Optimization

Constraints for Input Values

Previously, optimization was failing to use input values for some slots if the policy set didn't need the value either directly or indirectly. One noticeable example was pool elevation inputs for level power reservoirs.

Now, an input value leads to an expression, slot[t] = input value. This expression is forced into the model through the "linearization" process. The results depend on what happens to this expression during linearization. In the case of pool elevation, for example, the expression is replaced initially with an equivalent expression for storage and eventually reflected by setting the bounds on the storage variable equal to the appropriate value. A similar process is used for any slot replaced by substitution.

If instead, the slot is not replaced by this kind of substitution, then the original expression is introduced as a hard constraint. If the slot is linearized by a method other than substitution, the slot in the constraint will be replaced by a linear expression of other slots.

If the slot is not linearized, its defining constraints will be introduced, and the value will be used in those constraints.

If a slot is linked to another slot with an input value, this process is followed for both slots.

Slot minimum/maximum values are optional for decision slot variables that have a value. In the past, such variables would never be introduced, but now that they are linearizing expressions which contain variables with values, these variables exist.

Modified definitions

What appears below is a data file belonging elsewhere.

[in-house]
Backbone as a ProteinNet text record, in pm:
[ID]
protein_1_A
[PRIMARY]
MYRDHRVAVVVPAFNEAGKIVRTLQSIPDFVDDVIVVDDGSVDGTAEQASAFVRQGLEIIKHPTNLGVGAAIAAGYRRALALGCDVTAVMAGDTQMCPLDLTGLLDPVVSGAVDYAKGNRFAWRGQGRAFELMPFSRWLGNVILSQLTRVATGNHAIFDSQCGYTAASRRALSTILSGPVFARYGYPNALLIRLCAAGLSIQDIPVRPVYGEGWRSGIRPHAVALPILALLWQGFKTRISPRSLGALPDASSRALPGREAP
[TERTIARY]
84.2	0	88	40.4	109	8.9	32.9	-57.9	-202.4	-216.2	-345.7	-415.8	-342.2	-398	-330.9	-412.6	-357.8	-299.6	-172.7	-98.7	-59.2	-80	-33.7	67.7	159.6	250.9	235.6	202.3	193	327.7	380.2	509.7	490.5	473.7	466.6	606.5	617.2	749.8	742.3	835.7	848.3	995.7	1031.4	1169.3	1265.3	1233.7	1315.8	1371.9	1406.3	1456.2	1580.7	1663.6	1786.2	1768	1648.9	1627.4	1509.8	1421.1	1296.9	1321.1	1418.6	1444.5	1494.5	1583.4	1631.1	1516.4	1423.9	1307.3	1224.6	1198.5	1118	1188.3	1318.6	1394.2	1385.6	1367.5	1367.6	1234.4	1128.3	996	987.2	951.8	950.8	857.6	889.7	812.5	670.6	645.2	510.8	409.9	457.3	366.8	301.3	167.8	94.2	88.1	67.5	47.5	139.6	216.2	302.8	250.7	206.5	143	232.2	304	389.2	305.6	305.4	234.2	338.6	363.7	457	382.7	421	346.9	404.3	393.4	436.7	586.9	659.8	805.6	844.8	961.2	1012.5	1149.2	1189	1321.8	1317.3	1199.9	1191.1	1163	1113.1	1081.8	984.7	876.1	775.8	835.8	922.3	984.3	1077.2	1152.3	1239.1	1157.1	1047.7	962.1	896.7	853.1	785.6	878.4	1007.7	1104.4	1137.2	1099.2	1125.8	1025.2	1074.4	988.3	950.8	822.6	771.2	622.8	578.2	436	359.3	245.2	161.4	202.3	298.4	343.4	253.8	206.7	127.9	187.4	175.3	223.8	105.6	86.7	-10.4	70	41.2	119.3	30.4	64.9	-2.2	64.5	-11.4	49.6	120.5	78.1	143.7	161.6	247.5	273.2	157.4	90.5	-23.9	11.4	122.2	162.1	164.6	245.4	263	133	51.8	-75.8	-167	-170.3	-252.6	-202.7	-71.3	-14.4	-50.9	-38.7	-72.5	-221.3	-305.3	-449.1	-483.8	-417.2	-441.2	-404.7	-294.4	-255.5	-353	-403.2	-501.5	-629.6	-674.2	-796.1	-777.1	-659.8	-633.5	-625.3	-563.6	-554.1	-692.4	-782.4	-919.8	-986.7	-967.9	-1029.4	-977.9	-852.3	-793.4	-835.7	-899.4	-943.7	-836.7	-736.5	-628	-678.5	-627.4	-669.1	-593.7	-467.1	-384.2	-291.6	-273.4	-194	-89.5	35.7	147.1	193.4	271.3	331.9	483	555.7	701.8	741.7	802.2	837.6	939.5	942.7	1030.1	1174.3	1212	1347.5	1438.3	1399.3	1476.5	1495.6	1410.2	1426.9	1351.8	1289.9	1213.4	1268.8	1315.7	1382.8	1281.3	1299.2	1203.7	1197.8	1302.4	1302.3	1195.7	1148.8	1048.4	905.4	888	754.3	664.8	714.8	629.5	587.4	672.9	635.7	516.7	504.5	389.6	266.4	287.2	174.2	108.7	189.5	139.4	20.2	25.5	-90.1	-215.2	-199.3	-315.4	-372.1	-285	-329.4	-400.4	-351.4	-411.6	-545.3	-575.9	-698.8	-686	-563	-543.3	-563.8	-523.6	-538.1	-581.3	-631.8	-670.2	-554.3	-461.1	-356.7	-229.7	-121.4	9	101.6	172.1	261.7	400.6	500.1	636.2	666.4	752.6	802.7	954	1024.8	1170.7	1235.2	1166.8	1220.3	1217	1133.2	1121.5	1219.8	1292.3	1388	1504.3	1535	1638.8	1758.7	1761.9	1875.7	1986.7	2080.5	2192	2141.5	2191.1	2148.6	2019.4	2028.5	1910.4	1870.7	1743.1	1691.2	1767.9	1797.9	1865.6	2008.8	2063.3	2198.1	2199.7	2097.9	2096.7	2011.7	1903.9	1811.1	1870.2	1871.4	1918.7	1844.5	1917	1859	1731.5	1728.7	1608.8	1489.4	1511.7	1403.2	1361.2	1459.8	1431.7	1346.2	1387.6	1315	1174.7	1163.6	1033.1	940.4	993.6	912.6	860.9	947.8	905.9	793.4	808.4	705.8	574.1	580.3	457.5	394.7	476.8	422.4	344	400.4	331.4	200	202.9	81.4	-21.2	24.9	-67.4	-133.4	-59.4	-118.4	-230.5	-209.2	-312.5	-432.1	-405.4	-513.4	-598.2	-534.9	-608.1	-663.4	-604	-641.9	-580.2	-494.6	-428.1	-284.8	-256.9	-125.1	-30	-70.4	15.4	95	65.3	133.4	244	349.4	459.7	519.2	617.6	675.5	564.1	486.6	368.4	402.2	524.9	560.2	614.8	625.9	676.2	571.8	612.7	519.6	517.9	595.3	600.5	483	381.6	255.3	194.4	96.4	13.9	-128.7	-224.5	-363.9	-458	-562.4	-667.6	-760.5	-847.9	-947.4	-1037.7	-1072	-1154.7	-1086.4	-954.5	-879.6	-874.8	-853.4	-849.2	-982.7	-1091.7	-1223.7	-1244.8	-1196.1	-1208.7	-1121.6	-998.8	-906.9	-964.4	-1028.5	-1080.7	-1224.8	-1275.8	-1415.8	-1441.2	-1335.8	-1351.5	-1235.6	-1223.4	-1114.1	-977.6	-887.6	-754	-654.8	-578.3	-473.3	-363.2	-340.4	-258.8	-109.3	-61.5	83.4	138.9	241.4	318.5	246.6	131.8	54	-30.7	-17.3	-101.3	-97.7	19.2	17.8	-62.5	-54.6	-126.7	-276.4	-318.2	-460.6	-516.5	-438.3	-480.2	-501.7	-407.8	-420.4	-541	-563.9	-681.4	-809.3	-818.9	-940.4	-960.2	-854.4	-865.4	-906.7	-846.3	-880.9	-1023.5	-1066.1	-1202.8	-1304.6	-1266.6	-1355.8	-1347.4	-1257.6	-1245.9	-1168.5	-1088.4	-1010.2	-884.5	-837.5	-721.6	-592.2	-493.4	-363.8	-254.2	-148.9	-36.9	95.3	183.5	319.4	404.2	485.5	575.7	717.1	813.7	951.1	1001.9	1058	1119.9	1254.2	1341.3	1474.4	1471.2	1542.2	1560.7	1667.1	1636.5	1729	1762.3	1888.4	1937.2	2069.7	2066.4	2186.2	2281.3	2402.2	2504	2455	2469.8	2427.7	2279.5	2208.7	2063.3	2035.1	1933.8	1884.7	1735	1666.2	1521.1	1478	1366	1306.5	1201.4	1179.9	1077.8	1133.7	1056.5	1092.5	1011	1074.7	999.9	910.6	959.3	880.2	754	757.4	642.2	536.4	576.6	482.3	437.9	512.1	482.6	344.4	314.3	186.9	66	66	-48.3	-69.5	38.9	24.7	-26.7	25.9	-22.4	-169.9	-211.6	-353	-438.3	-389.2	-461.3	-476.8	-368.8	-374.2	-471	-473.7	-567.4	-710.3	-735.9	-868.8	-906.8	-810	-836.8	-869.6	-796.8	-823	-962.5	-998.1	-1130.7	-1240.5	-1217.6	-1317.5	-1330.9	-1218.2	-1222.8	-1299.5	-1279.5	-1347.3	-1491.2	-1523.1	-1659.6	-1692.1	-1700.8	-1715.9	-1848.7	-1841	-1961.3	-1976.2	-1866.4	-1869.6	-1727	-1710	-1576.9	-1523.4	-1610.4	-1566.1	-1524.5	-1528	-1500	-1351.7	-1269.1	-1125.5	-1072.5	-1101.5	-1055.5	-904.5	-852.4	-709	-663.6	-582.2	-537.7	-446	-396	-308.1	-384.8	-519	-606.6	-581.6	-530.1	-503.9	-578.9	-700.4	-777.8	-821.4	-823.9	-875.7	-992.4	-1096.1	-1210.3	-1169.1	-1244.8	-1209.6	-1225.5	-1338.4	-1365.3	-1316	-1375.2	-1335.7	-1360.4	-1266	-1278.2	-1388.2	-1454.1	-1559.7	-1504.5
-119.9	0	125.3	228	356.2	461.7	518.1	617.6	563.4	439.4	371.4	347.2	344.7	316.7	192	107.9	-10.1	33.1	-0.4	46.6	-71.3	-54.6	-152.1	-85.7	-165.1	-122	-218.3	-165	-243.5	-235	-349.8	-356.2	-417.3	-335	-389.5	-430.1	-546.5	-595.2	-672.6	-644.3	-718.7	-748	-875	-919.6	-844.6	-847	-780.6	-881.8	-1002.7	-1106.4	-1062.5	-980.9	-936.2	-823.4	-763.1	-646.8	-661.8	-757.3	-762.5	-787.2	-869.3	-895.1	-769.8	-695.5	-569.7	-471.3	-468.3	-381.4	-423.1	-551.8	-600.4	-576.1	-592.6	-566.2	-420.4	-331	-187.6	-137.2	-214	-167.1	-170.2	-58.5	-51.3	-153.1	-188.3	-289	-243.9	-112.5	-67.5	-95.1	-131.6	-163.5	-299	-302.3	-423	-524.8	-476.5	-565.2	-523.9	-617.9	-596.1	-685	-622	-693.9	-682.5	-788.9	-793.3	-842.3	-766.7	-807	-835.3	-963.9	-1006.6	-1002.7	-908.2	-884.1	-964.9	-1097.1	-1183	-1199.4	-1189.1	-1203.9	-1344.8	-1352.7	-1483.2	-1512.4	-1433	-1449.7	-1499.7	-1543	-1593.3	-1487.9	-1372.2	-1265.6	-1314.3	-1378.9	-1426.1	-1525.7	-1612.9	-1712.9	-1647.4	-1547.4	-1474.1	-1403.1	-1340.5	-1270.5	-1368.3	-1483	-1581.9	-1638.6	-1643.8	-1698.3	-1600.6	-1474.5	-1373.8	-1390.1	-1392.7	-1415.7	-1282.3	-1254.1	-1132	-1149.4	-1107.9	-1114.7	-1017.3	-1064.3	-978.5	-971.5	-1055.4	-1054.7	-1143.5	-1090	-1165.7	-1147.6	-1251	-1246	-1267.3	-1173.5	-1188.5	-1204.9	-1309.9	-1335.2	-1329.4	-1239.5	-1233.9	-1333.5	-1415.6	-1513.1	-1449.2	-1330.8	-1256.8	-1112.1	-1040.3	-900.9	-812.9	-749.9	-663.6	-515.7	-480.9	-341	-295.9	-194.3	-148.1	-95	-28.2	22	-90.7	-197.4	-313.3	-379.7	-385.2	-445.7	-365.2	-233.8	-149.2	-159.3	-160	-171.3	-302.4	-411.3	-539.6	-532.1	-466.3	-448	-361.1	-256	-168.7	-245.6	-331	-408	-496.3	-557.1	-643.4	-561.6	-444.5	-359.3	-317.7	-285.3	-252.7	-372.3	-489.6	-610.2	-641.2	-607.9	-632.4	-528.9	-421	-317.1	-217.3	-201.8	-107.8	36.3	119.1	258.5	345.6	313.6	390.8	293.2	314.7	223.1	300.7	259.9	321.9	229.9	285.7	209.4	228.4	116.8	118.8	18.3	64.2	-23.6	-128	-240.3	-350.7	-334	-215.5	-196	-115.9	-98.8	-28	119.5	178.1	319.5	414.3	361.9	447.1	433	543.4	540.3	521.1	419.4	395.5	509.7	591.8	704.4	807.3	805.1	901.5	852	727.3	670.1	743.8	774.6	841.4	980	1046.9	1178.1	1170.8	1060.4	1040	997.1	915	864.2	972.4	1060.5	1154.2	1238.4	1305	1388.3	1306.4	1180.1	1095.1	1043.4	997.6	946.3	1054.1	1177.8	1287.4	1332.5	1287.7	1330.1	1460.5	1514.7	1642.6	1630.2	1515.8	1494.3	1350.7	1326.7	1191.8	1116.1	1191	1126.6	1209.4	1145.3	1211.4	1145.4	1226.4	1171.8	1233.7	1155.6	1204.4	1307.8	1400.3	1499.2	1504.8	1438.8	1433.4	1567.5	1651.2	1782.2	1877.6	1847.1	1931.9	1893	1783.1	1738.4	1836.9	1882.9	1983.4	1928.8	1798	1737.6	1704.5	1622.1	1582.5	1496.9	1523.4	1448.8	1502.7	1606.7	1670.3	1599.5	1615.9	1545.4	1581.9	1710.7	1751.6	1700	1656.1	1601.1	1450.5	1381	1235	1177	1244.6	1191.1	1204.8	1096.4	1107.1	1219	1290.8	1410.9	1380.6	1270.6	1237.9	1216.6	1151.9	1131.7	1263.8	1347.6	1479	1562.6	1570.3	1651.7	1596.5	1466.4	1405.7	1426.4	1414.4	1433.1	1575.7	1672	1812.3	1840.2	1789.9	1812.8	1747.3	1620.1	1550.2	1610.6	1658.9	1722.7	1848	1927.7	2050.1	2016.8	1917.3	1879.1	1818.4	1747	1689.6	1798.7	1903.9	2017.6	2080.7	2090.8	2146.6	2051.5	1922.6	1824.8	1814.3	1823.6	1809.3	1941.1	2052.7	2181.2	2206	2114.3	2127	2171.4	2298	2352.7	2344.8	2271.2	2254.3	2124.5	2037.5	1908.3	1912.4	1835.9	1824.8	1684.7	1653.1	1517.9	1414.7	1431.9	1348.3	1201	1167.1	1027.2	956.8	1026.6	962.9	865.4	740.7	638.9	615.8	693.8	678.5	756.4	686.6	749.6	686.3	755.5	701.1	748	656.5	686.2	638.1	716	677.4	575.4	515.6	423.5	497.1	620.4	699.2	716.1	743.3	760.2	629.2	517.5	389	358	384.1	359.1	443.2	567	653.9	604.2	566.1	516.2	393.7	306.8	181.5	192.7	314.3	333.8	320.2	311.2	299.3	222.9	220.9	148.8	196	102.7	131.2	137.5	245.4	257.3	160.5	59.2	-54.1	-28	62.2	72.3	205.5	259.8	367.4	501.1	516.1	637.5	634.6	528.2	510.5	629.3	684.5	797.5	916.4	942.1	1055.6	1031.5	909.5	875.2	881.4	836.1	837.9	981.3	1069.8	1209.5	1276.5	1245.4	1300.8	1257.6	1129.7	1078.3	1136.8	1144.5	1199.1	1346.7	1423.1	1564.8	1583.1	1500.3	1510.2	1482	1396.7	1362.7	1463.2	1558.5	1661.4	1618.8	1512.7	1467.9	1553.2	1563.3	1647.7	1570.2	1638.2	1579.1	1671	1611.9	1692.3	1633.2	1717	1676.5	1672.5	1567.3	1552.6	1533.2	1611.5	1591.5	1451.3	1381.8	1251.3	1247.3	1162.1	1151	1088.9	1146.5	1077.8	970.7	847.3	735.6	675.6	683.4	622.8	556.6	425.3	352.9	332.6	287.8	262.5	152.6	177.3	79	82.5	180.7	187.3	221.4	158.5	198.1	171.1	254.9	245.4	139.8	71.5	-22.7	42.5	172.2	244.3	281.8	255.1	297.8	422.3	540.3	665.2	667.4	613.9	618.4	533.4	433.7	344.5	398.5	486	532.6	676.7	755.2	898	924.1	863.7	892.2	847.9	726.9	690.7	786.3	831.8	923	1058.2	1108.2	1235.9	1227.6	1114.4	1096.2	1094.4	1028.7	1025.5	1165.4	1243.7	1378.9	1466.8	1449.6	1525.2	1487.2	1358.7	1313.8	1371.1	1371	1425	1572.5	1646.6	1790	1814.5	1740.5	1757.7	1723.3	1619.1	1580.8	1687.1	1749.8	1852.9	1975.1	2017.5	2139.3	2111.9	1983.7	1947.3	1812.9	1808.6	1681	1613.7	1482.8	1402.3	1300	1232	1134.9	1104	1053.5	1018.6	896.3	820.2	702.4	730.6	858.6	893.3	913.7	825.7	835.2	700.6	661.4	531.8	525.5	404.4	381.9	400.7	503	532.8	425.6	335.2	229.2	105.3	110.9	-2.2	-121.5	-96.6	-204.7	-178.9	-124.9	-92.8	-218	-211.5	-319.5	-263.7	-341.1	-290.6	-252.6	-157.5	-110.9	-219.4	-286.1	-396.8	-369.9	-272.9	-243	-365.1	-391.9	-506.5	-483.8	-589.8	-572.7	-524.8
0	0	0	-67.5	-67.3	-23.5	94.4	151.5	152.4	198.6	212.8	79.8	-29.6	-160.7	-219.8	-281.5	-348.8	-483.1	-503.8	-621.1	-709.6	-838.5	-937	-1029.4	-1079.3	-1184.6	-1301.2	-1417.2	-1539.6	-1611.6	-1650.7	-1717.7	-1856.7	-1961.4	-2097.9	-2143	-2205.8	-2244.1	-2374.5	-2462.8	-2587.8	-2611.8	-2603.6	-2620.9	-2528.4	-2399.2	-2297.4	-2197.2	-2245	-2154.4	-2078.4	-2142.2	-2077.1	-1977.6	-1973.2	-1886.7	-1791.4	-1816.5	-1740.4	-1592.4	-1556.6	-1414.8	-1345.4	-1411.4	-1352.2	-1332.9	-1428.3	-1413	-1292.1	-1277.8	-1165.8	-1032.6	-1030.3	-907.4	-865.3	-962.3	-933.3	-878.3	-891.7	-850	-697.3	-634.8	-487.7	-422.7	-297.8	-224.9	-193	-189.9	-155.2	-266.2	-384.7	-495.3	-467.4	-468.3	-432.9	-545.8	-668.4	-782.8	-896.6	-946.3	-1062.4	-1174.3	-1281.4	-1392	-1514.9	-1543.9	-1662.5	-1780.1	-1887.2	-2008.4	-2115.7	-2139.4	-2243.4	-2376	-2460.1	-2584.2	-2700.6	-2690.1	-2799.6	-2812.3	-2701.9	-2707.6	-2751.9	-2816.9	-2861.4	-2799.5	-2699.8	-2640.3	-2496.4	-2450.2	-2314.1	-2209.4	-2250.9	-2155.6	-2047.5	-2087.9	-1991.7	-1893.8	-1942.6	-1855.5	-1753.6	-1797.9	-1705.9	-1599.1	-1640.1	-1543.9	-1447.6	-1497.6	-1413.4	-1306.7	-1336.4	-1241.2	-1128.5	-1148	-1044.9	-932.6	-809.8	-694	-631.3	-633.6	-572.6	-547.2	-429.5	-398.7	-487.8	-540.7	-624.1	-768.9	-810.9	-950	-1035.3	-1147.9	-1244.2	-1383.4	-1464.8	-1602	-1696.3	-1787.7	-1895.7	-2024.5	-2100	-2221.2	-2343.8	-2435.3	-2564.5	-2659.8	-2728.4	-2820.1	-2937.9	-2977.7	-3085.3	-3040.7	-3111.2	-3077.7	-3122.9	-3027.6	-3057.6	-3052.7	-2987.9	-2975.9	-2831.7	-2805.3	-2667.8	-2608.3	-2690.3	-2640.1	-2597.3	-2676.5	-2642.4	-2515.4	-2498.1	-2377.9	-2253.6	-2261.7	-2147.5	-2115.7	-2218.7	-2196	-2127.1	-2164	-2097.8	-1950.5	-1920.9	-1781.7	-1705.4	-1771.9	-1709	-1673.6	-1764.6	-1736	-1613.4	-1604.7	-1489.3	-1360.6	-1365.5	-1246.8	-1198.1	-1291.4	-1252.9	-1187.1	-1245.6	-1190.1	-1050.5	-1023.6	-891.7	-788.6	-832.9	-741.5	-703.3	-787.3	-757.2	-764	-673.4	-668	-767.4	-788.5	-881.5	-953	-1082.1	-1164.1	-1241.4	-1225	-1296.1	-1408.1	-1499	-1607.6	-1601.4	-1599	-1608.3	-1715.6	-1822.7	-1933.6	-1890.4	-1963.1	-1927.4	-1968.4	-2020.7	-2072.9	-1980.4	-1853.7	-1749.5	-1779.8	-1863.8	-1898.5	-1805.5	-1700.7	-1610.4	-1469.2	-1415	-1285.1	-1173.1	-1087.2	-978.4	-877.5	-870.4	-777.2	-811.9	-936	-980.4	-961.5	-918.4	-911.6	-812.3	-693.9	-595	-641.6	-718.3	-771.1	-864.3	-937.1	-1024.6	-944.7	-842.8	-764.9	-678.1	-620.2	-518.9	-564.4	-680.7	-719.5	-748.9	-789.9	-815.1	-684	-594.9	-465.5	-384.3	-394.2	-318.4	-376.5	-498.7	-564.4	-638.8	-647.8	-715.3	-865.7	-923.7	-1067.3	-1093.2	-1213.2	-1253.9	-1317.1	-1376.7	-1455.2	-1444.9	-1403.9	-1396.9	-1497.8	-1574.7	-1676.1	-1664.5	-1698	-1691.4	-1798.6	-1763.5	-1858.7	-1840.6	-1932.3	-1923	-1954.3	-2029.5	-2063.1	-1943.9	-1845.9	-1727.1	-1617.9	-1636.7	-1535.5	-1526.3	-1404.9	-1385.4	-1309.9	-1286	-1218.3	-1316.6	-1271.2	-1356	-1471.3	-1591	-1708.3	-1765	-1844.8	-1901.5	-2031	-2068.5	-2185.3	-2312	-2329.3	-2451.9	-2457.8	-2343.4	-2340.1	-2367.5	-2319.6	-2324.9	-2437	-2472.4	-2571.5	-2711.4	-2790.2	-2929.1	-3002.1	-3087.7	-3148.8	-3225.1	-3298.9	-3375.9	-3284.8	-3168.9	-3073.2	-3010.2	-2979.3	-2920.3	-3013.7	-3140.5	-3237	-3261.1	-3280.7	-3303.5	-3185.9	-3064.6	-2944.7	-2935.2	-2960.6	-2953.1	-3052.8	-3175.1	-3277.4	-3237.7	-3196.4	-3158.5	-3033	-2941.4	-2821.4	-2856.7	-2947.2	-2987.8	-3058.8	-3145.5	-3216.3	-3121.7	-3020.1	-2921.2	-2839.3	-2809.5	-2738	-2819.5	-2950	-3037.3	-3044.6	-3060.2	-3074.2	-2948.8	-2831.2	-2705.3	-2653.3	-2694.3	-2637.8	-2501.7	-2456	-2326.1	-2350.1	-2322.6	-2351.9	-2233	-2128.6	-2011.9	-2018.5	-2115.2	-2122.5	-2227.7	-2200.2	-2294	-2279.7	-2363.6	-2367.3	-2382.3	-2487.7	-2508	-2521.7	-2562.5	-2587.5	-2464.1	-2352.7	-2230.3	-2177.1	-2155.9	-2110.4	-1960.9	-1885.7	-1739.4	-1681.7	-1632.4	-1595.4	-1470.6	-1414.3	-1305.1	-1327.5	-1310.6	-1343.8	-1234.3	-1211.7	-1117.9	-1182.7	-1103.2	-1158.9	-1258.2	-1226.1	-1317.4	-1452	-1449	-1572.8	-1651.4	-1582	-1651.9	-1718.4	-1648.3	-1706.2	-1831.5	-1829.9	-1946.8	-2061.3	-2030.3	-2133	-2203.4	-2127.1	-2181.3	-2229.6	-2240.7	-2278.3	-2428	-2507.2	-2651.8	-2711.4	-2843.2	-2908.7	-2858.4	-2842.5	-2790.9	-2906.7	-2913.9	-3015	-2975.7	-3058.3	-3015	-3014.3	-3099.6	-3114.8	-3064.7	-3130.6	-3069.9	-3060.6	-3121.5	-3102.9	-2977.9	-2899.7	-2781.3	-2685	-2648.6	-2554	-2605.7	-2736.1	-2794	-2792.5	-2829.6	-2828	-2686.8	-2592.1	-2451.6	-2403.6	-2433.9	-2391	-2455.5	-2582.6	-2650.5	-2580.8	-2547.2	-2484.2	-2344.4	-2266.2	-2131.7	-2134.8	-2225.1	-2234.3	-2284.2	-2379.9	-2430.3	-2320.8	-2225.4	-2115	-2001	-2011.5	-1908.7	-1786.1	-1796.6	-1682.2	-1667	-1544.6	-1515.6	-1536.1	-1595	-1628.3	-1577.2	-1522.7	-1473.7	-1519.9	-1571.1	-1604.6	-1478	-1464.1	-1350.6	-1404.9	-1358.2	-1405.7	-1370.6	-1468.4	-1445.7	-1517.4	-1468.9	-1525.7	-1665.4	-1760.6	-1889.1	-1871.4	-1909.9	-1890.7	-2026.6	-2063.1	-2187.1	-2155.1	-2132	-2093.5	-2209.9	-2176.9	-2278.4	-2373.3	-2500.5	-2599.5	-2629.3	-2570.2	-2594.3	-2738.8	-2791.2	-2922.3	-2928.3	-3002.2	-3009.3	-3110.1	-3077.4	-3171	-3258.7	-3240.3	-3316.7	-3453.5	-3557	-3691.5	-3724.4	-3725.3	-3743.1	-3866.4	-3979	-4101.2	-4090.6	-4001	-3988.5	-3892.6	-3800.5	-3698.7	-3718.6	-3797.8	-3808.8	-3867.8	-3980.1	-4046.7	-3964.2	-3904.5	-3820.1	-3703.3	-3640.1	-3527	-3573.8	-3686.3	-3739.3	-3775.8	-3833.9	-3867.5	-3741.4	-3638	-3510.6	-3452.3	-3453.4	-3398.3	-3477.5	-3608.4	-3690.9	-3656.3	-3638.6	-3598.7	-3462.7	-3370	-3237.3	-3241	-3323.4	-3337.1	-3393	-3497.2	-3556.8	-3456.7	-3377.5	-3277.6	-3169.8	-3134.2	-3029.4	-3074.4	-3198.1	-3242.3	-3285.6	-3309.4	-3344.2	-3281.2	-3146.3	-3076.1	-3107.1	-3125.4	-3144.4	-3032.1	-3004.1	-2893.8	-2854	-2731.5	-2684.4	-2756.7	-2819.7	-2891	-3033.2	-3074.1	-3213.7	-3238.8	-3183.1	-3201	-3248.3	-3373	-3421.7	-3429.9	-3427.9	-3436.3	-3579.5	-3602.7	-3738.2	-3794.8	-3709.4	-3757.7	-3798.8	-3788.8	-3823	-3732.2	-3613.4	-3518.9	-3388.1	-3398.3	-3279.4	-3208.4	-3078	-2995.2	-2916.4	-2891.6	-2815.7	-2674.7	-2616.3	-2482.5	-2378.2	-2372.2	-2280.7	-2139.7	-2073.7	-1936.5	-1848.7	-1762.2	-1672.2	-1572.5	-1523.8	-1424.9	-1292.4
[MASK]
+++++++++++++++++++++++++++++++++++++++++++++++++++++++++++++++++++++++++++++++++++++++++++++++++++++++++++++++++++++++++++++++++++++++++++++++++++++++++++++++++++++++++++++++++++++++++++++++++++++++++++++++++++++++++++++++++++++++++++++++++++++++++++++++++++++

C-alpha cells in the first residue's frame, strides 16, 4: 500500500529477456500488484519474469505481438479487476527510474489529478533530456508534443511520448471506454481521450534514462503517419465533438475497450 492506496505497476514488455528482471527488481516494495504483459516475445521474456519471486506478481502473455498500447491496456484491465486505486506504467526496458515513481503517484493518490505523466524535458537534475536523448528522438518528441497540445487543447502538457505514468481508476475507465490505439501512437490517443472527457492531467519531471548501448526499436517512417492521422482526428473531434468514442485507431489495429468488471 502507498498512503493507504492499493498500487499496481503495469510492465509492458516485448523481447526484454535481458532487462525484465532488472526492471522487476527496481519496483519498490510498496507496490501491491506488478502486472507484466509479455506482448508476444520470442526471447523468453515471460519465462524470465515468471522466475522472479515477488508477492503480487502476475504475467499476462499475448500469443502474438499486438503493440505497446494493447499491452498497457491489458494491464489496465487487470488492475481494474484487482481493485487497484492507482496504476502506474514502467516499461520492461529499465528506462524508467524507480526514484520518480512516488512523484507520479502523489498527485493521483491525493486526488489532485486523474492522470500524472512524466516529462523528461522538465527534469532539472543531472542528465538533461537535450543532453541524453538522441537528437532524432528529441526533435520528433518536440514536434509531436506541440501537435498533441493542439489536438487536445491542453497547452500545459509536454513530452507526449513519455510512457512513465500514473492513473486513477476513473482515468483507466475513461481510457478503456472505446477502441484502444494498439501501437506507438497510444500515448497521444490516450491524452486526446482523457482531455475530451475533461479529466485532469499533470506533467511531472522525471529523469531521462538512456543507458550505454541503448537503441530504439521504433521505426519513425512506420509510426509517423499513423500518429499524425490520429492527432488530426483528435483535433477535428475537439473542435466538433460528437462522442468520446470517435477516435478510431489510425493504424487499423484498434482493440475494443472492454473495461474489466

The Tailwater Base Value was added to the list of slots defined by certain optimization definitions.

Modified the substitution approximation code

When translating a constraint on one slot to a constraint on another slot, the original constraint value may lie outside of the table describing the slot relationship. The table may imply that the constraint cannot be satisfied. In this case, RiverWare now issues an error. Alternatively, the table may imply that the constraint is always satisfied. In this case, RiverWare now issues a warning that alerts the user that the table may be missing values.

Forward lags

When the code encounters the variable s[t] where s is the reach Inflow or Local Inflow slot, in theory, it should write an equation like:

(1) Reach.Outflow[t+Lag] = Reach.Inflow[t] + Reach.Local Inflow[t]

Prior to now, it would write the equation:

(2) Reach.Outflow[t] = Reach.Inflow[t-Lag] + Reach.Local Inflow[t-Lag]

which is incorrect, though until the changes above, this did not cause any noticeable problems.

In practice, this problem currently doesn't arise. If the Inflow or Local Inflow are going to influence the solution, a constraint on outflow will pull their values into the formulation. We may have to revisit this situation in the future if a new lagged physical constraint is added to the model. For now, this would have been a costly fix without any practical benefit.

Instead, Inflow and Local Inflow have been removed from the list of slots whose variables are defined by the reach mass balance definition. Because this leaves Inflow and Local Inflow potentially undefined, the check that all slots referenced in a problem must have at least one definition has been relaxed.

Unconstrained slots

A warning is issued if certain slots are unconstrained during optimization (i.e., they are not linked and NaN). Currently, these slots are Reservoir.Inflow, Reach.Inflow, Reach.Local Inflow, Confluence.Inflow1, and Confluence.Inflow2. Additional slots may be added to this list in the future.

Optimization

Revised: 08/02/2021